In today’s STEMdaily, KVOO News covers the U.S. Cellular Connected Storm Sanctuary Day of Design expo in Tulsa, the Boston Bruins hold hockey as a teaching tool event for Teachers Appreciation Week, the G-7 science academies release joint statement on Science and Trust, and how maker education can build empathy for young learners.
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Tulsa Elementary Students Participate In ‘Day Of Design’ [VIDEO] (KVOO)
Tulsa’s elementary students are learning about how STEM and storm preparedness go together. It’s part of this year’s Day of Design, where students do science and technology projects. 40 elementary students competed in the Connected Storm Sanctuary challenge, where they figure out how to use cellular technology to help communities facing natural disasters. “We really empowered the students to come up with as big of ideas as they want to, whether that is storm shelters or maybe an app that would be downloaded on a phone to help bring communities together,” said Jack Sampson with US Cellular.
Building a Kinder World: How Maker Education Can Solve Problems and Foster Empathy (Getting Smart)
Children and adolescents are naturally curious and energetic. Recent efforts to enhance “maker education” are tapping into these core strengths of early life like never before. When children observe problems in the world around them, the project-based learning aspects of maker education, in which students build, experiment, and invent, can guide them toward their own solutions. Furthermore, maker education can be used to help improve, or even solve real-world problems students see in their own lives and communities.
As AI approaches, Santa Fe schools look to the ‘human side’ (EdScoop)
As school districts start to automate processes using artificial intelligence, the chief information officer for Santa Fe Public Schools says technology leaders need to be cautious. “As we look at maybe having machines make decisions about what we’re doing, where’s the human side of that?” Tom Ryan says in a video interview. Ryan says district leaders need to think about the effects that AI and other automation technologies might have on the workforce, as well as on the students who are using them. If introducing AI could cause people to lose their jobs, he says, that’s something that should be considered.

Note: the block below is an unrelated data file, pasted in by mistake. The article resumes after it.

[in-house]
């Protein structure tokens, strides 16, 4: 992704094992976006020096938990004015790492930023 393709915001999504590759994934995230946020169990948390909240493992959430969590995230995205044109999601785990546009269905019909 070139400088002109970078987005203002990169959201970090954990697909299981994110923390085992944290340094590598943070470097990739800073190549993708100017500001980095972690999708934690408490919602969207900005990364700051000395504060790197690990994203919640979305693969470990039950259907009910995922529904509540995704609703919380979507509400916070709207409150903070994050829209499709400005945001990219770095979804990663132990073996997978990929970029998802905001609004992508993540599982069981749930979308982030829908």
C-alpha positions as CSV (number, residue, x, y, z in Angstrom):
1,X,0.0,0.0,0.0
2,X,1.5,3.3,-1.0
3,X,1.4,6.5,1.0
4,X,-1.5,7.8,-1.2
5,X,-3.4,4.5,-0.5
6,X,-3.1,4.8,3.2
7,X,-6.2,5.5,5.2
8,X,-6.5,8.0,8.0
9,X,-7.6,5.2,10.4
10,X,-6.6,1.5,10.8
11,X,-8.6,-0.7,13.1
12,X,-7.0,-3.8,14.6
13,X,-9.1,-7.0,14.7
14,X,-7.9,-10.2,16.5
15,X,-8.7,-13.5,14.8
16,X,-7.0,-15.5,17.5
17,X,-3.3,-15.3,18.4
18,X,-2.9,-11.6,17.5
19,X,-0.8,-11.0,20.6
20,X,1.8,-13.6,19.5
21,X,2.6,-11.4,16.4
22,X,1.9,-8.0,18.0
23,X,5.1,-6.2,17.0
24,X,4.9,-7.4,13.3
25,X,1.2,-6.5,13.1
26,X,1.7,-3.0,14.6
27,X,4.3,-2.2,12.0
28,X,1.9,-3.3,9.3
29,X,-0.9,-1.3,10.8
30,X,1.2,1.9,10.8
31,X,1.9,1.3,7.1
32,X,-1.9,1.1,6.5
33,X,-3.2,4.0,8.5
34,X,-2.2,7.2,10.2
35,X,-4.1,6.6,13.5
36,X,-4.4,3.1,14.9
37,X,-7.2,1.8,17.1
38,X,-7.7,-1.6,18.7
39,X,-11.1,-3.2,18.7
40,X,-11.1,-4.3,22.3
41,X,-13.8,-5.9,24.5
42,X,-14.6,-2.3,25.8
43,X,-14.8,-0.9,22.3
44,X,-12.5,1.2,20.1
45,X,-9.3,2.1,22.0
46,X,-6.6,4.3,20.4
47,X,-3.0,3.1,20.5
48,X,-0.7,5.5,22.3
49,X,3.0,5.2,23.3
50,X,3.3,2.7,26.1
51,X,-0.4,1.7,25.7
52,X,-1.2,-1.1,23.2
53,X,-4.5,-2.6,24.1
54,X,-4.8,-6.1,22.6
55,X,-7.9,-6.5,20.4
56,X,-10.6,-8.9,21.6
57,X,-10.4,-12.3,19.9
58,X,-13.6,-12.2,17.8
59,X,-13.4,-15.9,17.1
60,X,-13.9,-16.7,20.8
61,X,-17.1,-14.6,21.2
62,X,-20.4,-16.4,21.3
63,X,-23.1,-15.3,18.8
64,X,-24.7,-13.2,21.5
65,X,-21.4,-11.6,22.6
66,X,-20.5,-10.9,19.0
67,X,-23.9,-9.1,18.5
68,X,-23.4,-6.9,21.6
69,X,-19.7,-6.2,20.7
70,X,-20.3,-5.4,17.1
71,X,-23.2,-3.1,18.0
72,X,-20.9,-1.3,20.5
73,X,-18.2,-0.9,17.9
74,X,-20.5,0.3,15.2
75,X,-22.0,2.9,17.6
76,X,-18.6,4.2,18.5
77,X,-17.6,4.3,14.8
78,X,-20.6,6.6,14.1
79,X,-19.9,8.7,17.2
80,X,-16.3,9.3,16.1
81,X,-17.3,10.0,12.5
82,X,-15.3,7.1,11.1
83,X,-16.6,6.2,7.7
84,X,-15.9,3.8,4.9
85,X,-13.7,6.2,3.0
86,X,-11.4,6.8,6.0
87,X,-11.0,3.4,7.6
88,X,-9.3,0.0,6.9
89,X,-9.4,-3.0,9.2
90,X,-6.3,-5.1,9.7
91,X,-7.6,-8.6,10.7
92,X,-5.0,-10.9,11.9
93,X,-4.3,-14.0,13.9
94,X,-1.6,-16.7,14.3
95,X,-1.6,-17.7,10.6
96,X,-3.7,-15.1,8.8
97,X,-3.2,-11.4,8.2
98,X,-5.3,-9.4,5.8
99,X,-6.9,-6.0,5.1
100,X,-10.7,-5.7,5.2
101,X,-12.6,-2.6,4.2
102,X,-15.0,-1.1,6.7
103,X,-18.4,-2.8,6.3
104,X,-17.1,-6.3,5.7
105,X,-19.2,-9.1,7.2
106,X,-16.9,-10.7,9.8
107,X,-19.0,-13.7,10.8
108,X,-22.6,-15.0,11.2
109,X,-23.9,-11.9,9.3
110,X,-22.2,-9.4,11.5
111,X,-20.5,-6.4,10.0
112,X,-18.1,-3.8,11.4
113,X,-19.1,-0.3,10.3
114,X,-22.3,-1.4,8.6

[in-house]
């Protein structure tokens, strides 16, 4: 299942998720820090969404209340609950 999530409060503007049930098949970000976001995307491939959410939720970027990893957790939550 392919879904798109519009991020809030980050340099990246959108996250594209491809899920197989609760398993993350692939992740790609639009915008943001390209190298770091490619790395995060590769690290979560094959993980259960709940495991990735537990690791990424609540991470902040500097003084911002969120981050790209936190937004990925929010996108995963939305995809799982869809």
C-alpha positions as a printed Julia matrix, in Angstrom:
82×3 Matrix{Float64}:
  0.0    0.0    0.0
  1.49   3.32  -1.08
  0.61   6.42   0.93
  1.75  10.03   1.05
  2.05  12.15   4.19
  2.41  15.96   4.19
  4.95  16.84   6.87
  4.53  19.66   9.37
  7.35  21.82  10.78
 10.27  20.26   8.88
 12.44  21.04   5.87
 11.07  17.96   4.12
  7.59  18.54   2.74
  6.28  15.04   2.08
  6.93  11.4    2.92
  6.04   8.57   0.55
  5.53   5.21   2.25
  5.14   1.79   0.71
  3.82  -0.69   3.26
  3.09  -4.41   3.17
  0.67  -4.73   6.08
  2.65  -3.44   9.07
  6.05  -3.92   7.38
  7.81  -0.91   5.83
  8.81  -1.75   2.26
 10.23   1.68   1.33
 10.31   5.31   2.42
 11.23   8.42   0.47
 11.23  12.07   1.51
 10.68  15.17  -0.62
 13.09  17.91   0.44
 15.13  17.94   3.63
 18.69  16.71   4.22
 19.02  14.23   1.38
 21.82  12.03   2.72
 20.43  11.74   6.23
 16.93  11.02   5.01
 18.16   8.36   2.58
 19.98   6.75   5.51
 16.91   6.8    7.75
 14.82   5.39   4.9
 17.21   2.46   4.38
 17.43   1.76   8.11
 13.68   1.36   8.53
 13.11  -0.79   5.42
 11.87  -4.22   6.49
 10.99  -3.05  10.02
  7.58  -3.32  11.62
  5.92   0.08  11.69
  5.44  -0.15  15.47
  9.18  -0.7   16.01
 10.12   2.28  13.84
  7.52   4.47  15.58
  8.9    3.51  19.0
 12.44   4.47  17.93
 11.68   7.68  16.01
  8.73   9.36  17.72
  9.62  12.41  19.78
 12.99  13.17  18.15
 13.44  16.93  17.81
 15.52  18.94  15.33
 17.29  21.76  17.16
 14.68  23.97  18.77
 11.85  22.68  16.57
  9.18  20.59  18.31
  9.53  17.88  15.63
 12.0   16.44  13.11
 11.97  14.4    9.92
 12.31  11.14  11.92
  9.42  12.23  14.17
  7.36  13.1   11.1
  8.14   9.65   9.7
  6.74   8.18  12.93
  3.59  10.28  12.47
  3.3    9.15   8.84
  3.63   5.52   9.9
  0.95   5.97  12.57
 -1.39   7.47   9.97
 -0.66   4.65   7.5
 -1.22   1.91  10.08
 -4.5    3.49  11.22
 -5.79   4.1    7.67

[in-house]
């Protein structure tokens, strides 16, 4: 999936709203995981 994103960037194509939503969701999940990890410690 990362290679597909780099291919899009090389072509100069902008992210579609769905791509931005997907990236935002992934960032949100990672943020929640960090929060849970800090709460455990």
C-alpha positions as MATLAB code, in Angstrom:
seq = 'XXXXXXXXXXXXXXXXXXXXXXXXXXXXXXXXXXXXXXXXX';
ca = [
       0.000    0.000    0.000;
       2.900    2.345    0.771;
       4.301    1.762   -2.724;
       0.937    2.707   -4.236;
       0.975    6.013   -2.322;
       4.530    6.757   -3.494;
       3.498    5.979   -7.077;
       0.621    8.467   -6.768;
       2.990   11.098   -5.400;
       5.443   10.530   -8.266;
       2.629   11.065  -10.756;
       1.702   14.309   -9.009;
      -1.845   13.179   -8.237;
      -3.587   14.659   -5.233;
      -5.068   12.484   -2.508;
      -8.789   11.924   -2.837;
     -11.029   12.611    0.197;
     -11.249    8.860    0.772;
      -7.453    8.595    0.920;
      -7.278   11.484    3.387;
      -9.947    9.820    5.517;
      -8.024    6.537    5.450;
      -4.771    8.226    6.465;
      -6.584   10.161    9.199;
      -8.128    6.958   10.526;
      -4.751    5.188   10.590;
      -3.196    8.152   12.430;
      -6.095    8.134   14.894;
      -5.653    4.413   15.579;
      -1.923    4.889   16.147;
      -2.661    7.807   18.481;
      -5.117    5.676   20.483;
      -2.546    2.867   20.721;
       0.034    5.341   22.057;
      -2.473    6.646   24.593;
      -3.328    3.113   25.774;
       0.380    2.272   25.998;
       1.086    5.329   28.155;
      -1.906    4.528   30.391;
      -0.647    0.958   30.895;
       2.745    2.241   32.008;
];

To promote success in schools, focus on teacher well-being (Brookings Institute)
Without question, teachers are central to student success. Anyone who has taught knows how rewarding it is to witness student learning. Teaching can also be one of the most stressful, demanding, and undersupported professions, leading to national teacher strikes, shortages, and high rates of turnover. In fact, research shows that 46% of teachers report high levels of daily stress, which affects their health, quality of life, and teaching performance, and costs U.S. schools billions of dollars each year. Although almost everyone understands the importance of student well-being and how teachers impact students, there is much less consideration for the well-being of teachers themselves
Bruins help teacher use hockey as STEM teaching tool (NHL)
Deb Handfield – a teacher in her 15th year at Dr. Kevin M. Hurley Middle School in Seekonk, Massachusetts – was determined to become a math teacher after one of her high school instructors suggested that she couldn’t. “The negative experiences I had absolutely shaped the teacher that I am today and the path that I took,” Handfield said. The NHL and the NHL Players’ Association is celebrating off-ice heroes like Handfield during Teacher Appreciation Week, May 6-10.
Creating a Culture of Appreciation (Getting Smart)